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Why I Became an Acupuncturist

Updated: Jan 5, 2023

Many have asked me over the last 17+ years in practice why I became an acupuncturist. Learn my story, my introduction to acupuncture - and what resulted.




“Nicole, why did you become an acupuncturist?”


I have been asked this question often throughout my seventeen years in practice.


When I was in my twenties, I took up figure skating, a sport that most start much younger. I fell in love with it, and I practiced – a lot. The rigorous, self-imposed training brought numerous overuse injuries. My coach, at the time, suggested I try acupuncture. I had never heard of acupuncture. Her husband was a triathlete, and he relied on it. I made an appointment.


The person I went to didn’t speak much English. He smiled and nodded. His wife, and receptionist, also smiled and nodded. Not much was explained to me. My first treatment didn’t stand out – but my second one, I’ll never forget.


Nearly my entire life up until that point, for as long as I could remember, every winter I suffered with chronic, severe sore throats so awful, it felt as though I were swallowing razor blades. They would keep me up all night. The day before my next acupuncture appointment, the sore throat hit, so bad, I lost my voice, which would often happen.


The acupuncturist changed course, and rather than a second treatment for my muscles, he focused on the sore throat. I can’t remember everything he needled, since it was so long ago, but I do remember a point on my hand, between my thumb and forefinger, that he chose, which I now know is called LI4. (In another podcast I’ll explain how points are named.) He needled it so strongly it felt as though my hand was stuck to the table, literally. He left me in the room for an hour – no heads-up, no checking on me!.


Sixty long minutes later, he came back, lights popped on, and needles came out. I told him I thought he’d forgotten about me, and he – smiled and nodded. He saw me to the desk, where his wife smiled and nodded and handed me a bag of tea.


“Drink, drink,” she said.


“How often?”


“Drink, drink.”


I smiled and nodded, paid, and left.


Driving home, I could barely get my fingers over the steering wheel, they were so sore from where the needles had been. As soon as I got upstairs to my apartment, I made the tea. It was soothing, a little sweet for my taste, but pleasant.


I finished out my day and went to bed. In the middle of the night, a miracle happened.


I woke up. Swallowed. Wait a minute, I’d thought. I sat up. Turned on the light. Swallowed again. No pain. This couldn’t be.


It was like that all night. I kept swallowing, expecting the pain to return. It didn’t. I wanted to cry out in joy and sing in the streets.


For years and countless hours, I had suffered with this pain, had slept with Chloraseptic next to my bed, spraying that awful stuff, which I now know is made of phenol, red dye 40, and artificial sweetener, onto the back of my throat, hating the taste and how it made my stomach feel sick, and it didn’t even work that well. Now, after having just one acupuncture treatment, my sore throat was gone.


Needless to say, the experience made quite an impression on me.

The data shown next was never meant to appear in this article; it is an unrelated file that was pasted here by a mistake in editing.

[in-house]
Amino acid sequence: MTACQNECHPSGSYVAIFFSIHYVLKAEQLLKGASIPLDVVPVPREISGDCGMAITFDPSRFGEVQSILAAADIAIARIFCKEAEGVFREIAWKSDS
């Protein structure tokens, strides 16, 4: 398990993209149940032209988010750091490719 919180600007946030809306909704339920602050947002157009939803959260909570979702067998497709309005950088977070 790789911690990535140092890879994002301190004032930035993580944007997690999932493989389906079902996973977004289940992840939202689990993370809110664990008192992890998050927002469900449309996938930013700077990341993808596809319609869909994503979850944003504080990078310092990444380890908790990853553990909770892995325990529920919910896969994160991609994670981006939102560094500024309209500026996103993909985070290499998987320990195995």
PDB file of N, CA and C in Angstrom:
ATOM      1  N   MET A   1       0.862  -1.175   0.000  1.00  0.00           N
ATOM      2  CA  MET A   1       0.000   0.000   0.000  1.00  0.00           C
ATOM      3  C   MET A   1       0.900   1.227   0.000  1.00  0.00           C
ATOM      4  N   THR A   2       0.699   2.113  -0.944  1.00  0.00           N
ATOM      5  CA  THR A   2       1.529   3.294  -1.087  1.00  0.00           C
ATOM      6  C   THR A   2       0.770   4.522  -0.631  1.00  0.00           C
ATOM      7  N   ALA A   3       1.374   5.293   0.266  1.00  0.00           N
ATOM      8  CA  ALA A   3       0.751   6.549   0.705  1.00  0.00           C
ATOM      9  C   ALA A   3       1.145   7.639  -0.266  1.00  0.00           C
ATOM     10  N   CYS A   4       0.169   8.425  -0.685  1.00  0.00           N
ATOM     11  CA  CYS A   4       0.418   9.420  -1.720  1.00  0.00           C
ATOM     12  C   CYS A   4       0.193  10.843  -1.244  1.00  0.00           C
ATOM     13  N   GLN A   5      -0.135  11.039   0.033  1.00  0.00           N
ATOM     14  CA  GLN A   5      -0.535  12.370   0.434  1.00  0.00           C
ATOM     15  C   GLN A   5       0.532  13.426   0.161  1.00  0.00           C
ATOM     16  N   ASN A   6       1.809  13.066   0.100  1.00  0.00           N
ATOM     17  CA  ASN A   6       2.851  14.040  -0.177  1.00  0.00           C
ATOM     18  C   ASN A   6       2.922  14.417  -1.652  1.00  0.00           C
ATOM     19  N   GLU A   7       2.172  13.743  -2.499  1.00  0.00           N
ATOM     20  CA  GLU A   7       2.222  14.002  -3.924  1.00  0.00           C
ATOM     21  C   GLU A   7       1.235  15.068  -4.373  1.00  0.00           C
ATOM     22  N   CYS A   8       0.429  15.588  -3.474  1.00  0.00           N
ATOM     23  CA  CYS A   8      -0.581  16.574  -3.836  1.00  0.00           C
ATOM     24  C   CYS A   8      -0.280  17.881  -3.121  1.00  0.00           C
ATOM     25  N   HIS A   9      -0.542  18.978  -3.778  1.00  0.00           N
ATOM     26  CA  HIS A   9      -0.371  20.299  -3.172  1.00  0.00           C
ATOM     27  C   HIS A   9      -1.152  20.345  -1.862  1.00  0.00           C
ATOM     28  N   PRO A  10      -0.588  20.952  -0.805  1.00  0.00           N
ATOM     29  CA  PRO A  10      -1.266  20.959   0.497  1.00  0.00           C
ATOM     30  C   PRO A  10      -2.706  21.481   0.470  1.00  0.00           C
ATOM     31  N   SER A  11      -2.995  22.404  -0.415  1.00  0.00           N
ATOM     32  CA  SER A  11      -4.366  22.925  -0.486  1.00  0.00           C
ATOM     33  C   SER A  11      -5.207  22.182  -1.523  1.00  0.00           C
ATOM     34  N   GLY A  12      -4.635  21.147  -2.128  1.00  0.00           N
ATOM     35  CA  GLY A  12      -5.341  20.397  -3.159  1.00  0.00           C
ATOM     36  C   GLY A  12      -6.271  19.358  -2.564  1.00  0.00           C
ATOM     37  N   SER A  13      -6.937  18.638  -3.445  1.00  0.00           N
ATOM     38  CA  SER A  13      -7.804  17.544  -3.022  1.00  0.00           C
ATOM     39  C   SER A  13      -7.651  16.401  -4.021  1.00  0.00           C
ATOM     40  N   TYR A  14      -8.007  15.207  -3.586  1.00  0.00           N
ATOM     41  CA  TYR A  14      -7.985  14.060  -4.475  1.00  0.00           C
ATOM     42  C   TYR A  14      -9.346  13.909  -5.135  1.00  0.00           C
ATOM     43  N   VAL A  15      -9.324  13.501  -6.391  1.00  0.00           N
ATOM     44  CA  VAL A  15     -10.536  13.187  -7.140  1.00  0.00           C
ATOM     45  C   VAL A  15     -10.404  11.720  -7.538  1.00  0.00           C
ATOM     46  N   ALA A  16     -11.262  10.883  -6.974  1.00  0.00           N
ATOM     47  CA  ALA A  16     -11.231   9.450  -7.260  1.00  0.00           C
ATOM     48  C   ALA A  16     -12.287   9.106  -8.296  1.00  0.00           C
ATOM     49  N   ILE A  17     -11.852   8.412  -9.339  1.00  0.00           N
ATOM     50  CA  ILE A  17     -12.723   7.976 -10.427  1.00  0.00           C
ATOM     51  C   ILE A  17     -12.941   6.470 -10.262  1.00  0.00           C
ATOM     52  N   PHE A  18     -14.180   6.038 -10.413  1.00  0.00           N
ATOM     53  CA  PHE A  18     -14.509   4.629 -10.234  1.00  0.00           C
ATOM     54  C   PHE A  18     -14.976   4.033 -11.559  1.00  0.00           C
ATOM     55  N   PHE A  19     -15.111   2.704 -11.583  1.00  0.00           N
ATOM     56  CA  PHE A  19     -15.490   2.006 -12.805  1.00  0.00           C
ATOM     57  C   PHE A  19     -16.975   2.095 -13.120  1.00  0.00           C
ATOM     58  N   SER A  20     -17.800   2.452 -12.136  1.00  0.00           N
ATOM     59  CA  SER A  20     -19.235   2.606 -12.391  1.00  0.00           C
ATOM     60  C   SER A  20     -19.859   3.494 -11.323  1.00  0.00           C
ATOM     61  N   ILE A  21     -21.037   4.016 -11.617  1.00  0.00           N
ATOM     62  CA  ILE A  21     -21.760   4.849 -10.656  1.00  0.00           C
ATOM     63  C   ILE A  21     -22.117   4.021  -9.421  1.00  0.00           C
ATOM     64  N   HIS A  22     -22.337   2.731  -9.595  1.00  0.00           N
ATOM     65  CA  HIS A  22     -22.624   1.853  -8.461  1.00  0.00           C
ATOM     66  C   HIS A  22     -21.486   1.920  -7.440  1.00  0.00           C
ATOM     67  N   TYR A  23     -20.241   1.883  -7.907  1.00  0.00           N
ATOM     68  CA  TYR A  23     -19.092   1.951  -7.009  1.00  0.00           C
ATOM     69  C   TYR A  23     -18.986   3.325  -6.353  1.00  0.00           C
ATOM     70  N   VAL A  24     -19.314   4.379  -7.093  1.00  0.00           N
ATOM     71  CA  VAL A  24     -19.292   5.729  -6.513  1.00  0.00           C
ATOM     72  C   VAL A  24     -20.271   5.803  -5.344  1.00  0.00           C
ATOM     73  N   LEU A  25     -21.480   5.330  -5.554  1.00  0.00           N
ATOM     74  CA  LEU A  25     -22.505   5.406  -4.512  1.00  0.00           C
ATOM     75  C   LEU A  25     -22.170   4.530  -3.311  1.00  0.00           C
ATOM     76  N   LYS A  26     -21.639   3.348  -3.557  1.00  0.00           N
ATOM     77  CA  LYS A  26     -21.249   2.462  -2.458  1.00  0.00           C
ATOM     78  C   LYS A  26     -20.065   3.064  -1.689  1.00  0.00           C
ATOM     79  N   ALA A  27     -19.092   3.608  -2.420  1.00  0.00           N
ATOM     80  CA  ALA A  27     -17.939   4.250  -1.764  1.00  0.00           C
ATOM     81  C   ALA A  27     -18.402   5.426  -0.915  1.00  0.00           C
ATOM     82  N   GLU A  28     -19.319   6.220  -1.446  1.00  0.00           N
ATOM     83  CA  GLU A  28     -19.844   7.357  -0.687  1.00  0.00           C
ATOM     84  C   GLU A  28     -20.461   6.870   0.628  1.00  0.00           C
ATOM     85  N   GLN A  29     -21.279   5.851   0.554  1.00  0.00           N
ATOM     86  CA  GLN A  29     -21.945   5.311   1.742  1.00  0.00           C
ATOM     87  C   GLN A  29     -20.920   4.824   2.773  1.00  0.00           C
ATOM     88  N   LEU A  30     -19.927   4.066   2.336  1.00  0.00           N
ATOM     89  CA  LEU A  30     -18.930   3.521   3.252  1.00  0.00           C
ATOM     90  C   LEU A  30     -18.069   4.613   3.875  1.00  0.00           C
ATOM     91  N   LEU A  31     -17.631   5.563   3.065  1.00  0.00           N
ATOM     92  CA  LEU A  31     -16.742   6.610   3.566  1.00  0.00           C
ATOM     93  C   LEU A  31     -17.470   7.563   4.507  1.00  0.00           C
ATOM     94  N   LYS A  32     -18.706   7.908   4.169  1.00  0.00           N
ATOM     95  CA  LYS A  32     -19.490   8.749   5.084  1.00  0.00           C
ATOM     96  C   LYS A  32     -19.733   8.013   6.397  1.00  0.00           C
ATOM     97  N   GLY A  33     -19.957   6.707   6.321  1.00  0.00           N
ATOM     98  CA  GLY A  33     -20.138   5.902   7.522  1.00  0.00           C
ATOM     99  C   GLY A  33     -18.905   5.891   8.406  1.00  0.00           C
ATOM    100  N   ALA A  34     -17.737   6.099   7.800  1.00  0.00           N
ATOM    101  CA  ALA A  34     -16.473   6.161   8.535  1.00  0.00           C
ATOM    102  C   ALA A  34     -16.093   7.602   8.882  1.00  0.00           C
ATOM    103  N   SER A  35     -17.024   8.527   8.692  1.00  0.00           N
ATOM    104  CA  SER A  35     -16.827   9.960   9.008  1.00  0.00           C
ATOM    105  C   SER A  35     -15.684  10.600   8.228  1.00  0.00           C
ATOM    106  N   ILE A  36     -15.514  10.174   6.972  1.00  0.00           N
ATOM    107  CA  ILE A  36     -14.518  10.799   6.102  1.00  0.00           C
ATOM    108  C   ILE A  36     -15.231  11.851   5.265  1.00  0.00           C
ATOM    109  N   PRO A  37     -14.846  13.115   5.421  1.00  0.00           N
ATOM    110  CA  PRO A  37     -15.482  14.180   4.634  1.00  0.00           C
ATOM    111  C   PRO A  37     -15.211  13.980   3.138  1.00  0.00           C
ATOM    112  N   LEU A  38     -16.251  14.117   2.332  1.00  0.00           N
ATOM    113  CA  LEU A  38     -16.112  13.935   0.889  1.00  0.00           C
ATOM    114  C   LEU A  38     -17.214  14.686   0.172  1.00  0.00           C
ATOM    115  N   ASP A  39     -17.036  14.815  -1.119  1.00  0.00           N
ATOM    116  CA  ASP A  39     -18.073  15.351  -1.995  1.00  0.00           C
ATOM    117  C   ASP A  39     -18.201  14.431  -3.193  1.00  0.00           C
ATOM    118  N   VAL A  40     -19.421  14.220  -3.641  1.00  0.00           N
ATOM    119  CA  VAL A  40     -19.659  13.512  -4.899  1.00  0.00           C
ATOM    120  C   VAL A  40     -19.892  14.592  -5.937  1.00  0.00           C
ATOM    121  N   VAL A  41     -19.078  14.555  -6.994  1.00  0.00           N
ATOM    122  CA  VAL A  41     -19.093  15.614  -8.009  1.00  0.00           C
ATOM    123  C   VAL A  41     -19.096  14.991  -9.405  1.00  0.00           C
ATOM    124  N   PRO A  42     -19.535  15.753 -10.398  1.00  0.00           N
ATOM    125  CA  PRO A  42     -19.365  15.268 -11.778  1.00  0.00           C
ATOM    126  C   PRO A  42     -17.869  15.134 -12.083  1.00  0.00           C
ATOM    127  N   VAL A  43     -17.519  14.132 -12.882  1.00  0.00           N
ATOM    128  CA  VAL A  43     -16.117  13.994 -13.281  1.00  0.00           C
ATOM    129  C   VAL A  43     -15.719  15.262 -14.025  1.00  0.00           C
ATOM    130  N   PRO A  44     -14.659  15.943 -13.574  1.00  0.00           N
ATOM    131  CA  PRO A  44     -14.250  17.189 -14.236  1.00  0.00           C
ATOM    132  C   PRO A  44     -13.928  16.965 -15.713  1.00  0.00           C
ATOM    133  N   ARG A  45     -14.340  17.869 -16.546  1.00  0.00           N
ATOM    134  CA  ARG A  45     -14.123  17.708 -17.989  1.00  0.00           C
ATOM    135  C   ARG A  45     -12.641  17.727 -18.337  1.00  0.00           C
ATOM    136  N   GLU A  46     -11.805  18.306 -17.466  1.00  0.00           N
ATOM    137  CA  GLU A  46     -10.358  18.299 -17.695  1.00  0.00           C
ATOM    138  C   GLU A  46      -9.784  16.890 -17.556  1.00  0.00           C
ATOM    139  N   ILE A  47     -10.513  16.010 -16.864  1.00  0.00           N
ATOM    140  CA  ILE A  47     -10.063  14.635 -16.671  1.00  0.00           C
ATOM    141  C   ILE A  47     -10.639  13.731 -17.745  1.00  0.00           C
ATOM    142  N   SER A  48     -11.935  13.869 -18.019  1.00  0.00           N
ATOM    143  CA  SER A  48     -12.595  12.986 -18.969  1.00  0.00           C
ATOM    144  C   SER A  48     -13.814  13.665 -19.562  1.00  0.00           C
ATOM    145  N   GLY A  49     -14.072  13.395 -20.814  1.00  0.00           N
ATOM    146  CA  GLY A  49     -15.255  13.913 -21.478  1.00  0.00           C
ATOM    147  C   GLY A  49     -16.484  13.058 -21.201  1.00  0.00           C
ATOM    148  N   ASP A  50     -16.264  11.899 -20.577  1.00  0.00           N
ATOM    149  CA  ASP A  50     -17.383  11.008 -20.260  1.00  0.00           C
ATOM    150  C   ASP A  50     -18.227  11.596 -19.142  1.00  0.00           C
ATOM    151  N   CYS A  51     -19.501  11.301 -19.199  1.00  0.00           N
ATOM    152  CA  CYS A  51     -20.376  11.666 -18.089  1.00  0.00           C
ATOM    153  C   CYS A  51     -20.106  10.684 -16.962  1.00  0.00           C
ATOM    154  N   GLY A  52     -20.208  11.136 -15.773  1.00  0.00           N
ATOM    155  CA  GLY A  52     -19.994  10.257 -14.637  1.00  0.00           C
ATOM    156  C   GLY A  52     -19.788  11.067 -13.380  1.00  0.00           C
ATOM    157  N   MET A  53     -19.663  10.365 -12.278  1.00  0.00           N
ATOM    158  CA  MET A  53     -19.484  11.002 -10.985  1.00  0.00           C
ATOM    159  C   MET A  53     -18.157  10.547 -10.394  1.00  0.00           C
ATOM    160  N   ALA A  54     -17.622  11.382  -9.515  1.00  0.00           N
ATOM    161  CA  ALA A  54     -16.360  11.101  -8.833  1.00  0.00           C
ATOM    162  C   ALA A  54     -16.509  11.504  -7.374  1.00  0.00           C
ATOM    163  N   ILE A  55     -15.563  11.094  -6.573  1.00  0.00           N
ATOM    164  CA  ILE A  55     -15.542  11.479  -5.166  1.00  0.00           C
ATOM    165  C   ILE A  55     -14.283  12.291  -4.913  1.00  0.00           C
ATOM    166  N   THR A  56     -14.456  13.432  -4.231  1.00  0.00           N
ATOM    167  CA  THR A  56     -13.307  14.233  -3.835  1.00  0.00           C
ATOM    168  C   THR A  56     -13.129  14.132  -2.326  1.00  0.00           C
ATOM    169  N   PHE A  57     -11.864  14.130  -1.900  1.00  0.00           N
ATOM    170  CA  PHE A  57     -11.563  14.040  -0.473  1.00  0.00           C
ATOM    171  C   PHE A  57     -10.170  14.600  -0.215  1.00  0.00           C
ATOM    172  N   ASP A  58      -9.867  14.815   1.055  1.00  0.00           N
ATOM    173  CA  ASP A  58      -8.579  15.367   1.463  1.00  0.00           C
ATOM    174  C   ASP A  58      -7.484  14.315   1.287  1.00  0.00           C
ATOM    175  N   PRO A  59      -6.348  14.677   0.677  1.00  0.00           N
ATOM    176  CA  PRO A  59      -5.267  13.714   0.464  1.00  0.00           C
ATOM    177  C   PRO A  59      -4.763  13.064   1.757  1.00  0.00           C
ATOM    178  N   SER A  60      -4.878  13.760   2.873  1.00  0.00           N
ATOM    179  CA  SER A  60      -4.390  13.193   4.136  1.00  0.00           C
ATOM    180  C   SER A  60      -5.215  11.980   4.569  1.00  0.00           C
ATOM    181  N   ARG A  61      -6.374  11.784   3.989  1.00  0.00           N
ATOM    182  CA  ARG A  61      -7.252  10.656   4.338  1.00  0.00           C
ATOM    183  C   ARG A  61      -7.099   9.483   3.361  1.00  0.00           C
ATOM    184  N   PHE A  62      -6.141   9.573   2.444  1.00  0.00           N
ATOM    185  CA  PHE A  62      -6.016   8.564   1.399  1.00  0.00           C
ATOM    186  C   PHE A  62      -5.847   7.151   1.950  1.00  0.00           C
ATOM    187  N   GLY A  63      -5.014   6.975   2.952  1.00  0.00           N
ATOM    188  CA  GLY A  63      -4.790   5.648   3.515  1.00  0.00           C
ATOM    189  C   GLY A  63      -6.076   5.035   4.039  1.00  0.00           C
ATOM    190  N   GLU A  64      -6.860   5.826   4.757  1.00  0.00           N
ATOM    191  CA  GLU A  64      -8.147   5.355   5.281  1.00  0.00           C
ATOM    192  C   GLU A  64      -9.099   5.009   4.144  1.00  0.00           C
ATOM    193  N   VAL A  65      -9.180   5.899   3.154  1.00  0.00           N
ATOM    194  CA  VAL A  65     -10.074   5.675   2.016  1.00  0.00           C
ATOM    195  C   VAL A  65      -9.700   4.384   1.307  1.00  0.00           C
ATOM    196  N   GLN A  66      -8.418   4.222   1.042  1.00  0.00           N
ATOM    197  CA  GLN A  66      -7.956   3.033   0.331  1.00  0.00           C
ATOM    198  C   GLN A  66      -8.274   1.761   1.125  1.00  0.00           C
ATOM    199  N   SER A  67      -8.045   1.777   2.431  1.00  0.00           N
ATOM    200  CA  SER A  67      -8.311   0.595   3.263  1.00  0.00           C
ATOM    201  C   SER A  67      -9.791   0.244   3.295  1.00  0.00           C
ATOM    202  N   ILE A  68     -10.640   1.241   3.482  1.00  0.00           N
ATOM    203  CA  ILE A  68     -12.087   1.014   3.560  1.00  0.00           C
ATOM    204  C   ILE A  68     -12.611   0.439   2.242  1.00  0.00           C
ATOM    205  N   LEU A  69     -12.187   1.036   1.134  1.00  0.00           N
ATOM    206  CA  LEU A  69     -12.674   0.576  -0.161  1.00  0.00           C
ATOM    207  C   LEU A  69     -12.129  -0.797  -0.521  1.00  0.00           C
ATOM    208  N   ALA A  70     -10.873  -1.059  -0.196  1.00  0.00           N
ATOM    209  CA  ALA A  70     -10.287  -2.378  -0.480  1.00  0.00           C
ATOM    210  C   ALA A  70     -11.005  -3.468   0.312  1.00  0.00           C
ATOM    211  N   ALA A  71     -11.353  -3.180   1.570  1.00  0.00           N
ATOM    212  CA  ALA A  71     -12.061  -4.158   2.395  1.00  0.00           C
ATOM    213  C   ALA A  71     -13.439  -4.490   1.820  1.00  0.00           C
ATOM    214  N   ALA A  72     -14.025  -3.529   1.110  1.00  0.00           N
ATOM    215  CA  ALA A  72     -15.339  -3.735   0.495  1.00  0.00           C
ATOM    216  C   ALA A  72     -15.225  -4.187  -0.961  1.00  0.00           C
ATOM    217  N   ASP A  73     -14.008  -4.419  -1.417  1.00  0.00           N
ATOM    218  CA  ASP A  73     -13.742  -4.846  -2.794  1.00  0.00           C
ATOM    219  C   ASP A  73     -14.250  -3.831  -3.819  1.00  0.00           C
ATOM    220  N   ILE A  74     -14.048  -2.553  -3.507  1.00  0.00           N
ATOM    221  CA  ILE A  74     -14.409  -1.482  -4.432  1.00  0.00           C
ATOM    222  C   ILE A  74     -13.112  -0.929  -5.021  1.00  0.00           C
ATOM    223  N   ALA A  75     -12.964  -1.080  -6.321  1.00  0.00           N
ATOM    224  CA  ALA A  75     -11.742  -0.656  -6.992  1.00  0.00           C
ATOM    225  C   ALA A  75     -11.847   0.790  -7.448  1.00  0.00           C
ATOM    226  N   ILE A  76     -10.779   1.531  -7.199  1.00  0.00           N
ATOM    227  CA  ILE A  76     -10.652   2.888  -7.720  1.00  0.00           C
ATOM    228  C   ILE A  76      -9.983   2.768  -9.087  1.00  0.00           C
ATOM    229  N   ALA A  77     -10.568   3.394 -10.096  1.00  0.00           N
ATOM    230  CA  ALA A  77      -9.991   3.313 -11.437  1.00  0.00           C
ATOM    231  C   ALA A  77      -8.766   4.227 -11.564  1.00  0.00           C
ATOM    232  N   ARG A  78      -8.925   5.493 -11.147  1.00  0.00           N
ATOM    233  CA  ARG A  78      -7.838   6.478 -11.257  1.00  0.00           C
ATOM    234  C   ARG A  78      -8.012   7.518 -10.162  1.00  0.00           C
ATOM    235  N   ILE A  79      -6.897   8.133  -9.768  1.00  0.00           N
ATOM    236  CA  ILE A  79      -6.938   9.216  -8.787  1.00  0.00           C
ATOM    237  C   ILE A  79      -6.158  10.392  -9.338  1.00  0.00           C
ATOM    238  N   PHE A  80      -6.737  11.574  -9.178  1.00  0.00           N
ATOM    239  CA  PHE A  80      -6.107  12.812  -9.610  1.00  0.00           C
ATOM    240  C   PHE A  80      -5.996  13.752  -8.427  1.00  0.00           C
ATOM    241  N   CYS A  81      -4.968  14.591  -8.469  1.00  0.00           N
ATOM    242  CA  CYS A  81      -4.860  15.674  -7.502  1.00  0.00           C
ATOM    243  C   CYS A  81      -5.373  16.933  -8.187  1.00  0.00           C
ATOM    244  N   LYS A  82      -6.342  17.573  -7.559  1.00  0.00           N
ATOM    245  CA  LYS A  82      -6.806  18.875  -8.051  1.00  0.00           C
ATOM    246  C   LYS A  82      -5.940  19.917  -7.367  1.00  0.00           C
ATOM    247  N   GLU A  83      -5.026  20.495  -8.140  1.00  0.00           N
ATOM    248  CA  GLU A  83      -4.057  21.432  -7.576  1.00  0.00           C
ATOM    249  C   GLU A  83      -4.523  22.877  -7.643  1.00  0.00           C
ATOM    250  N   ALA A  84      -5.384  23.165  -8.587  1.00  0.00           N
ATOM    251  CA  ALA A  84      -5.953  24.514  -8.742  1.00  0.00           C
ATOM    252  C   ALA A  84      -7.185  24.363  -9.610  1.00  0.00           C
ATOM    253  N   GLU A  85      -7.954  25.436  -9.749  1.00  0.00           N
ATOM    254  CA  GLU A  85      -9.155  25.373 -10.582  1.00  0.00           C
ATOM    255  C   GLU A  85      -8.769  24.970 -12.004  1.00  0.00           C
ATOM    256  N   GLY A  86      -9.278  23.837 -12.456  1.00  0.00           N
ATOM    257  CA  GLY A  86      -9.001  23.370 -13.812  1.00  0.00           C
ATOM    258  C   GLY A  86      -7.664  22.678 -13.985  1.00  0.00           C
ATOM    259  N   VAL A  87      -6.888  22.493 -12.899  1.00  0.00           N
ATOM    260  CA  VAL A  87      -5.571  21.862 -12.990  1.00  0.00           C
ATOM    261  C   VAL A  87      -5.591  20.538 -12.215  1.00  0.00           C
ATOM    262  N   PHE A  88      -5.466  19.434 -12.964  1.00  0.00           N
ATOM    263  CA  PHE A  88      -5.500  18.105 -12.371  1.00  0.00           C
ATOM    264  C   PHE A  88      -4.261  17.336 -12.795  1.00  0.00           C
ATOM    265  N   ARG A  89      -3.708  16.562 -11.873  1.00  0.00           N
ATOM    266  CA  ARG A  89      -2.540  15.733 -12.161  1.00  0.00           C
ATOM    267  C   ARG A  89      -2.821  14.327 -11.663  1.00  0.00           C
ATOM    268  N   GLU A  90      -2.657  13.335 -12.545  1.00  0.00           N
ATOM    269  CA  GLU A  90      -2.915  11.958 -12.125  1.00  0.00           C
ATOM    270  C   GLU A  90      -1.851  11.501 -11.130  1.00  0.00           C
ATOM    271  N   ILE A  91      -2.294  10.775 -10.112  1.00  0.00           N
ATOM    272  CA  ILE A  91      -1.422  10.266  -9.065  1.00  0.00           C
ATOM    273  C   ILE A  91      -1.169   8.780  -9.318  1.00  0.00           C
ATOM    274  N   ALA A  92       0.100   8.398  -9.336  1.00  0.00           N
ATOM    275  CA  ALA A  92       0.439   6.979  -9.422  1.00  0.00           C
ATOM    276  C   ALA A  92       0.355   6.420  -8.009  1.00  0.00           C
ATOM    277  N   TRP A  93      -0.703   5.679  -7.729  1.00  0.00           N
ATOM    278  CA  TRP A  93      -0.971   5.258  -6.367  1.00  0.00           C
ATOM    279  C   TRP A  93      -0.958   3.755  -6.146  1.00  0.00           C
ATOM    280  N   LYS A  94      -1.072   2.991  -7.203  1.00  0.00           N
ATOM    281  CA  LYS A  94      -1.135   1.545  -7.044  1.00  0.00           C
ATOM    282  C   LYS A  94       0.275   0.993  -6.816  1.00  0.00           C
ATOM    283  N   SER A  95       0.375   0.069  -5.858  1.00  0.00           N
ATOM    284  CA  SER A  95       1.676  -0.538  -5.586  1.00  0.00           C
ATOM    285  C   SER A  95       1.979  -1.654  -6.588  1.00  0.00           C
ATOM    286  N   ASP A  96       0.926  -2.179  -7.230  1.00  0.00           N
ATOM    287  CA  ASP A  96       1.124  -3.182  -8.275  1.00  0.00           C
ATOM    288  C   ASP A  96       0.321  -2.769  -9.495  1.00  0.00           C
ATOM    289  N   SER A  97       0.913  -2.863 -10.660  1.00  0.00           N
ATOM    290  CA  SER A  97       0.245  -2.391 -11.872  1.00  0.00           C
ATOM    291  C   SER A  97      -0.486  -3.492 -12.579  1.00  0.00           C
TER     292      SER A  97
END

My undergraduate degree at the time was pre-med, biology. I knew I had wanted to go into medicine, to help people, but I had been struggling with the fact that no encounter with any doctor had ever given me results, had never resulted in satisfying answers, and had always involved the push of some drug, rather than finding out why I was having a particular symptom. I didn’t want to become the same person. I wanted to actually fix problems, not cause more of them by prescribing drugs.


Another fortuitous event occurred, not long thereafter.


I was getting out. I’d decided to leave the northeast coast and head to sunniest skies, warmer temps, in southern California. As part of my plan, I wanted to work solidly for one year, without the burden of school, to save money for the relocation. I checked the ads in the local newspaper. Yes, with a pen, circling anything that could be a possibility. (I will never miss doing that!)


One ad caught my eye.


Temporary, part-time position – clean up our medical billing accounts.


Hmm.


While in school, I’d worked for a medical doctor, pretty much learning everything in the office, from medical assisting, to front desk, I’d been given headship to run a wellness workout center for seniors on the complex, and also made associate billing manager. I’d learned everything I possibly could about how to get money from stubborn insurance companies, and I was good at it.


I answered the ad. Scheduled an interview. Guess what type of practice the office was?


That’s right – acupuncture.


Although I became their billing manager and yes, cleaned up all their files and got payments they never thought they’d see, I expressed interest in possibly pursuing acupuncture as a career. On some days I assisted the acupuncturist and helped with patients and treatments. The office had seven treatment rooms, which were full nearly all the time. I realized that acupuncture can treat anything and everything. And it worked. People were happy, getting results, they enjoyed going.


I applied to acupuncture school in California and, even though the office I worked for had wanted me to stay, I flew across the country to begin a new life. And that is how I chose acupuncture.


How I ended up here, in Connecticut, after living in Paris, is a story for another time. Perhaps on this podcast…



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